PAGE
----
Here are the state trends (figure updated Feb 18):

births 18-20 state small multiple by month

From the few non-US places that I’m getting monthly data so far, the trend is not so dramatic. Although British Columbia posted a steep drop in December. I don’t know why I keep hoping Scotland will settle down their numbers… (updated Feb 18):

births countries 18-20 small multiple by month

Here are some recent items from elsewhere on this topic:

  • That led to some local TV, including this from KARE11 in Minneapolis:

Good news / bad news clarification

There’s an unfortunate piece of editing in the NBCLX piece, where I’m quoted like this: “Well, this is a bad situation. [cut] The declines we’re seeing now are pretty substantial.” To clarify — and I said this in the interview, but accidents happen — I am not saying the decline in births is a bad situation, I’m saying the pandemic is a bad situation, which is causing a decline in births. Unfortunately, this has slipped. As when the Independent quoted the piece (without talking to me) and said, “Speaking to the outlet, Philip Cohen, a sociologist and demographer at the University of Maryland, called the decline a ‘bad situation’.”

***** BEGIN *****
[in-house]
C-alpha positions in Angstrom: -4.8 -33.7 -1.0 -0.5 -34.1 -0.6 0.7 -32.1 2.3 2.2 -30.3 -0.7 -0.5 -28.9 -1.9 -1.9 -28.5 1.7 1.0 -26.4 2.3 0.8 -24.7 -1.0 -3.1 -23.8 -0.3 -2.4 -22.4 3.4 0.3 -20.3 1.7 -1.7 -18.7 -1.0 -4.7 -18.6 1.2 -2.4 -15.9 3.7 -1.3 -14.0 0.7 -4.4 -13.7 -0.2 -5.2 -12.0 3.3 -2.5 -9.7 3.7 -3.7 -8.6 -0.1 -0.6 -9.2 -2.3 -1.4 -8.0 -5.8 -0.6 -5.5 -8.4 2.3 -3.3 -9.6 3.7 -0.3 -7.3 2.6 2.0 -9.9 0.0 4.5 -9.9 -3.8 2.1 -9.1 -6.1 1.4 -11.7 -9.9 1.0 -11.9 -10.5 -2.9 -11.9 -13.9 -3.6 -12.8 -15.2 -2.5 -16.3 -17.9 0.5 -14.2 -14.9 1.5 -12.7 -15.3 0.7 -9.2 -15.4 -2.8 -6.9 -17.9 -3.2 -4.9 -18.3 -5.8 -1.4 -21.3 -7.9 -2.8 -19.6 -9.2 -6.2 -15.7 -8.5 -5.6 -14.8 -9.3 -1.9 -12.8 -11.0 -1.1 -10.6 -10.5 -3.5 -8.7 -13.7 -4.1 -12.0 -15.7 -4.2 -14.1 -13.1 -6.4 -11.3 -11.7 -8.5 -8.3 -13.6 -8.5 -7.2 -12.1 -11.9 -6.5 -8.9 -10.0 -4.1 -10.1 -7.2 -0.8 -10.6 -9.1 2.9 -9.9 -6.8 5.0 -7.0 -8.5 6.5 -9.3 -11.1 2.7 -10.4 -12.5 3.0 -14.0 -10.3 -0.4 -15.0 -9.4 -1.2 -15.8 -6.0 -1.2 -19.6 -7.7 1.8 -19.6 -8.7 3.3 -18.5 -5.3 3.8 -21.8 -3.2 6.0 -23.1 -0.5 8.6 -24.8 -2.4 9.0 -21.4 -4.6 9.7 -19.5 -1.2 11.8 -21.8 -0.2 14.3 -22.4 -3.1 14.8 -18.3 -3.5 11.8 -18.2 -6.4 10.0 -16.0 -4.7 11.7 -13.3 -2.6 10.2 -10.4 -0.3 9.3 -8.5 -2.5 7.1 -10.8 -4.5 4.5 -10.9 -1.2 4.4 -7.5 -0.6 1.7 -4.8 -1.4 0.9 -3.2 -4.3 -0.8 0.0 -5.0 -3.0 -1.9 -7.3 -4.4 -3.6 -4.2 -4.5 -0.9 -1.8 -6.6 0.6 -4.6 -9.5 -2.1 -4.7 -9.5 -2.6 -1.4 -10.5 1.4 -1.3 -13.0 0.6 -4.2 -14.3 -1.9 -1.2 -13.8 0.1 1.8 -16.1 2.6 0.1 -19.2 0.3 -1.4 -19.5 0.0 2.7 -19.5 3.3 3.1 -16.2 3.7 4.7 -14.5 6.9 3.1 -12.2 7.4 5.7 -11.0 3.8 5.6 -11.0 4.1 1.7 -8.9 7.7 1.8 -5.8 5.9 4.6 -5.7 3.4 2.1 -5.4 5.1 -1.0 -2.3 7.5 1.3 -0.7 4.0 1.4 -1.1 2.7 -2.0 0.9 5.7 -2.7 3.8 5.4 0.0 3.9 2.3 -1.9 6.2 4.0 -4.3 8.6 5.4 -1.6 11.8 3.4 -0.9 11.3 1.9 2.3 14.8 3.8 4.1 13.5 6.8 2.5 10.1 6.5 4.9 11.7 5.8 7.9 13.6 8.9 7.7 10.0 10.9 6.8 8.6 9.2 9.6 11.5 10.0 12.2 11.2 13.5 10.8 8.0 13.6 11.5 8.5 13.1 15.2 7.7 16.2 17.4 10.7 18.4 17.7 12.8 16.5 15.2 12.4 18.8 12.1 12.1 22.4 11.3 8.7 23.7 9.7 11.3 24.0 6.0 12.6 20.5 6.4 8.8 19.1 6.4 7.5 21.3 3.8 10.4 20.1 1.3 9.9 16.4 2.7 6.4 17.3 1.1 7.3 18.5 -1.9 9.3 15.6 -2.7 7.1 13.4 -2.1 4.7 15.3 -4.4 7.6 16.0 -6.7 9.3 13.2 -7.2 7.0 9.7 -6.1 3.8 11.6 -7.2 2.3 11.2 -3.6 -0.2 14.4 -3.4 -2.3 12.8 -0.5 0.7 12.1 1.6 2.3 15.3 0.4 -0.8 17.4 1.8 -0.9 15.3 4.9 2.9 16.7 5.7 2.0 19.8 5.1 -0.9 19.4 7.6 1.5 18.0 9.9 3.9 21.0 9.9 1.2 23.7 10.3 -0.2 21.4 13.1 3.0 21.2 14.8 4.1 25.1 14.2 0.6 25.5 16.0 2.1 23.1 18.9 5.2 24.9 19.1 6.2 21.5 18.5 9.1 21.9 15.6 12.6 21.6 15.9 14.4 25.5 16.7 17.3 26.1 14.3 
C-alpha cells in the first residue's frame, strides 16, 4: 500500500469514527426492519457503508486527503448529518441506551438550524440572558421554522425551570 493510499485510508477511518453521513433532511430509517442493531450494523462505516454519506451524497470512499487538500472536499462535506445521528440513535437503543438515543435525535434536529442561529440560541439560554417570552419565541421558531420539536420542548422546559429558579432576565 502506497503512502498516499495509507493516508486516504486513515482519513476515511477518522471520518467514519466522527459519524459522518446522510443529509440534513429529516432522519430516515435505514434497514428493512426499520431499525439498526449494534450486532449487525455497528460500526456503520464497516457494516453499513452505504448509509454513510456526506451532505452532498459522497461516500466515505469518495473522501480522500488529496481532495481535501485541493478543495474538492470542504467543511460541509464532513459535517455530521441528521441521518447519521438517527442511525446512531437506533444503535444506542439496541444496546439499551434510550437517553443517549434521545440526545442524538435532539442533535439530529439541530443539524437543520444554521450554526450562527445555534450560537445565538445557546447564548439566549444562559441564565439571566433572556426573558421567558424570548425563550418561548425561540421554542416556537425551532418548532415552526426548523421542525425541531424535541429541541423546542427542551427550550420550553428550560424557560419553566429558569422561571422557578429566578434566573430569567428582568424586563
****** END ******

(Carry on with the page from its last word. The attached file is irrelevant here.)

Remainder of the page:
The data for this project is available here: osf.io/pvz3g/. You’re free to use it.


For more on fertility decline, including whether it’s good or bad, and where it might be going, follow the fertility tag.


Acknowledgement: We have lots of good conversation about this on Twitter, where there is great demography going on. Also, Lisa Carlson, a graduate student at Bowling Green State University, who works in the National Center for Family and Marriage Research, pointed me toward some of this state data, which I appreciate.